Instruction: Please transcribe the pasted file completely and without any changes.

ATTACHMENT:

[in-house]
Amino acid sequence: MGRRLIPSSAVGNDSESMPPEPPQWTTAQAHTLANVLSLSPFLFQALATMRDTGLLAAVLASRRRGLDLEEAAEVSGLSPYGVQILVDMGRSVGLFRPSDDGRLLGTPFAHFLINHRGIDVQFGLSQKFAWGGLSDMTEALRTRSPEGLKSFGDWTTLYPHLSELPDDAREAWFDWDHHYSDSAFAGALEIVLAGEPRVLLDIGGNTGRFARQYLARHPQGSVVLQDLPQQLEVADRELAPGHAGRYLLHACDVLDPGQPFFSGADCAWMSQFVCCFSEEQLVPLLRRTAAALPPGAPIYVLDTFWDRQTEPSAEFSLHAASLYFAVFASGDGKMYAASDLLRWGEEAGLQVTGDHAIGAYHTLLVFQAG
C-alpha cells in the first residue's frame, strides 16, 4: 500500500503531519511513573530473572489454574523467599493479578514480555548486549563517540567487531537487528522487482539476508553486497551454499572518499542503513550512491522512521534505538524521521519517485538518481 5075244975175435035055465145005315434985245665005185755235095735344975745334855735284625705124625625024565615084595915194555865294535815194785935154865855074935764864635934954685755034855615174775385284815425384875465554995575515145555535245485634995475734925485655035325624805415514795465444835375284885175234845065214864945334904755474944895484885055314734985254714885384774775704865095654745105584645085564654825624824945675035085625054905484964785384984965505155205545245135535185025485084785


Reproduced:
[in-house]
Amino acid sequence: MGRRLIPSSAVGNDSESMPPEPPQWTTAQAHTLANVLSLSPFLFQALATMRDTGLLAAVLASRRRGLDLEEAAEVSGLSPYGVQILVDMGRSVGLFRPSDDGRLLGTPFAHFLINHRGIDVQFGLSQKFAWGGLSDMTEALRTRSPEGLKSFGDWTTLYPHLSELPDDAREAWFDWDHHYSDSAFAGALEIVLAGEPRVLLDIGGNTGRFARQYLARHPQGSVVLQDLPQQLEVADRELAPGHAGRYLLHACDVLDPGQPFFSGADCAWMSQFVCCFSEEQLVPLLRRTAAALPPGAPIYVLDTFWDRQTEPSAEFSLHAASLYFAVFASGDGKMYAASDLLRWGEEAGLQVTGDHAIGAYHTLLVFQAG
C-alpha cells in the first residue's frame, strides 16, 4: 500500500503531519511513573530473572489454574523467599493479578514480555548486549563517540567487531537487528522487482539476508553486497551454499572518499542503513550512491522512521534505538524521521519517485538518481 5075244975175435035055465145005315434985245665005185755235095735344975745334855735284625705124625625024565615084595915194555865294535815194785935154865855074935764864635934954685755034855615174775385284815425384875465554995575515145555535245485634995475734925485655035325624805415514795465444835375284885175234845065214864945334904755474944895484885055314734985254714885384774775704865095654745105584645085564654825624824945675035085625054905484964785384984965505155205545245135535185025485084785